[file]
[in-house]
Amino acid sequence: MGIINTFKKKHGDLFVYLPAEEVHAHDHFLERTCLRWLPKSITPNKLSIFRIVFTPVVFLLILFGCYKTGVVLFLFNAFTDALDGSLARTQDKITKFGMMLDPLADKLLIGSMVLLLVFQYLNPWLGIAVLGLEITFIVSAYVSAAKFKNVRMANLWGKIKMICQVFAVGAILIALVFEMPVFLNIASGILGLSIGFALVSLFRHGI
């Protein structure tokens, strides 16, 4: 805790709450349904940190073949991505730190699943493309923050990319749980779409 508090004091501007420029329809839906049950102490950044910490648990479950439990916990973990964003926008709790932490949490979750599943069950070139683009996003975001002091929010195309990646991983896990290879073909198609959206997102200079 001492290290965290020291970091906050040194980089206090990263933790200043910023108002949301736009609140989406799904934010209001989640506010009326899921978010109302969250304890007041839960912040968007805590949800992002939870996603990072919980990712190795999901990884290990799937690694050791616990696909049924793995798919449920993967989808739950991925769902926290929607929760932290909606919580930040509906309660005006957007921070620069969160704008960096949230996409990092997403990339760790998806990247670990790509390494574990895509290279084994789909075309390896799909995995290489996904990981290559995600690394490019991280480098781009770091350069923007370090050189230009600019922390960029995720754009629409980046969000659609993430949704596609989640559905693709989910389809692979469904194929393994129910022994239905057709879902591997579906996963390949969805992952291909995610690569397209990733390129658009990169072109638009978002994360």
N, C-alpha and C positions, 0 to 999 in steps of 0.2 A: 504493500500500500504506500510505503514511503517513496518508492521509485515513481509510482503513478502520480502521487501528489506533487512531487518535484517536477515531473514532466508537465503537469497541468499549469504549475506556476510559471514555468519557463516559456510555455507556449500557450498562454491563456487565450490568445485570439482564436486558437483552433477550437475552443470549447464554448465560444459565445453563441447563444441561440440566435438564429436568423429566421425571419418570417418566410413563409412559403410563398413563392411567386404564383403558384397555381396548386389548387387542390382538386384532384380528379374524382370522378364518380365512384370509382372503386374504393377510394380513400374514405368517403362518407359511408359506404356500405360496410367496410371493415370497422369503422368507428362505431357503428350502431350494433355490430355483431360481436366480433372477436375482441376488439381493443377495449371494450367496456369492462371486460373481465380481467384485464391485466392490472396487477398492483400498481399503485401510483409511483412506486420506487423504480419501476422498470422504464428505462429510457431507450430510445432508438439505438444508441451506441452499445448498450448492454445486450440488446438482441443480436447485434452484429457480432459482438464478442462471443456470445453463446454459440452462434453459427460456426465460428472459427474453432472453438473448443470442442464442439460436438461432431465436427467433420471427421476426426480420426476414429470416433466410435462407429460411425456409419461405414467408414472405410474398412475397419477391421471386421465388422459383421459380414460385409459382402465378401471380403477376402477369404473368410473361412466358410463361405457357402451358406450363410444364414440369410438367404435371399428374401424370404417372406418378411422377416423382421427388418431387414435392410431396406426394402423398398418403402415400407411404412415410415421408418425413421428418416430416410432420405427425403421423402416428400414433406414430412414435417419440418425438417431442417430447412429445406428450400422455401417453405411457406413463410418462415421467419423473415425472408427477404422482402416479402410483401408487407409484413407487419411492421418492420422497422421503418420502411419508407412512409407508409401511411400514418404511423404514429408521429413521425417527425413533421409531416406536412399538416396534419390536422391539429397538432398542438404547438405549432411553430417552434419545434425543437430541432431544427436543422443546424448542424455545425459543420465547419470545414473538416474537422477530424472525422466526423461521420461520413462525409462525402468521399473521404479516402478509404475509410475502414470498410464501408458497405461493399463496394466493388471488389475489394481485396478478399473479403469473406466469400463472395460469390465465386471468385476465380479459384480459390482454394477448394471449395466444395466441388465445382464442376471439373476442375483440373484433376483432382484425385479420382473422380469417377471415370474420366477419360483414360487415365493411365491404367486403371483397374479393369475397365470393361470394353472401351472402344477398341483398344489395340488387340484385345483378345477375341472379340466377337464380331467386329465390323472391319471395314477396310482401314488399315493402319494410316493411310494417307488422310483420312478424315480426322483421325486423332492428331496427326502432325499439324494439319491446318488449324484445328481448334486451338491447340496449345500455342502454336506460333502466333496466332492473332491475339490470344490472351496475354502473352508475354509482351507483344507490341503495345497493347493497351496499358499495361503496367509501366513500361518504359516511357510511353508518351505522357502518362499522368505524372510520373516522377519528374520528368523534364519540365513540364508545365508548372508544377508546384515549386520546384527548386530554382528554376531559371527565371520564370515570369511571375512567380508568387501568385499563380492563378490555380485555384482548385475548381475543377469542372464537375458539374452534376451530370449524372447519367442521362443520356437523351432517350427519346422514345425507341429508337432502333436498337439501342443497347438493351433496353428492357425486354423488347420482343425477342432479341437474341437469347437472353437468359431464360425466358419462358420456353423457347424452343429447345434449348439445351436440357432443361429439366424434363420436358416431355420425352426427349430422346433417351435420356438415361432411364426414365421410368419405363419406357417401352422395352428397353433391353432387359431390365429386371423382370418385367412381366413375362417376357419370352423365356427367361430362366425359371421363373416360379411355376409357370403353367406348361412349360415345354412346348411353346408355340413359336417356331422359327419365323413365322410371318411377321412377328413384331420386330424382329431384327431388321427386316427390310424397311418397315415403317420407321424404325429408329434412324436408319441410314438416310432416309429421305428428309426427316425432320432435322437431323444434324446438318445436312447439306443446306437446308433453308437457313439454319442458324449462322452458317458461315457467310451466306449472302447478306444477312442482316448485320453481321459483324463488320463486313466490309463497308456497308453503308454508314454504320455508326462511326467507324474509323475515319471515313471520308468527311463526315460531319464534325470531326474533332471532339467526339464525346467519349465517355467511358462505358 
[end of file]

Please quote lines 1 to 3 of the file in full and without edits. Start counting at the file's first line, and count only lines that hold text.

[in-house]
Amino acid sequence: MGIINTFKKKHGDLFVYLPAEEVHAHDHFLERTCLRWLPKSITPNKLSIFRIVFTPVVFLLILFGCYKTGVVLFLFNAFTDALDGSLARTQDKITKFGMMLDPLADKLLIGSMVLLLVFQYLNPWLGIAVLGLEITFIVSAYVSAAKFKNVRMANLWGKIKMICQVFAVGAILIALVFEMPVFLNIASGILGLSIGFALVSLFRHGI
């Protein structure tokens, strides 16, 4: 805790709450349904940190073949991505730190699943493309923050990319749980779409 508090004091501007420029329809839906049950102490950044910490648990479950439990916990973990964003926008709790932490949490979750599943069950070139683009996003975001002091929010195309990646991983896990290879073909198609959206997102200079 001492290290965290020291970091906050040194980089206090990263933790200043910023108002949301736009609140989406799904934010209001989640506010009326899921978010109302969250304890007041839960912040968007805590949800992002939870996603990072919980990712190795999901990884290990799937690694050791616990696909049924793995798919449920993967989808739950991925769902926290929607929760932290909606919580930040509906309660005006957007921070620069969160704008960096949230996409990092997403990339760790998806990247670990790509390494574990895509290279084994789909075309390896799909995995290489996904990981290559995600690394490019991280480098781009770091350069923007370090050189230009600019922390960029995720754009629409980046969000659609993430949704596609989640559905693709989910389809692979469904194929393994129910022994239905057709879902591997579906996963390949969805992952291909995610690569397209990733390129658009990169072109638009978002994360």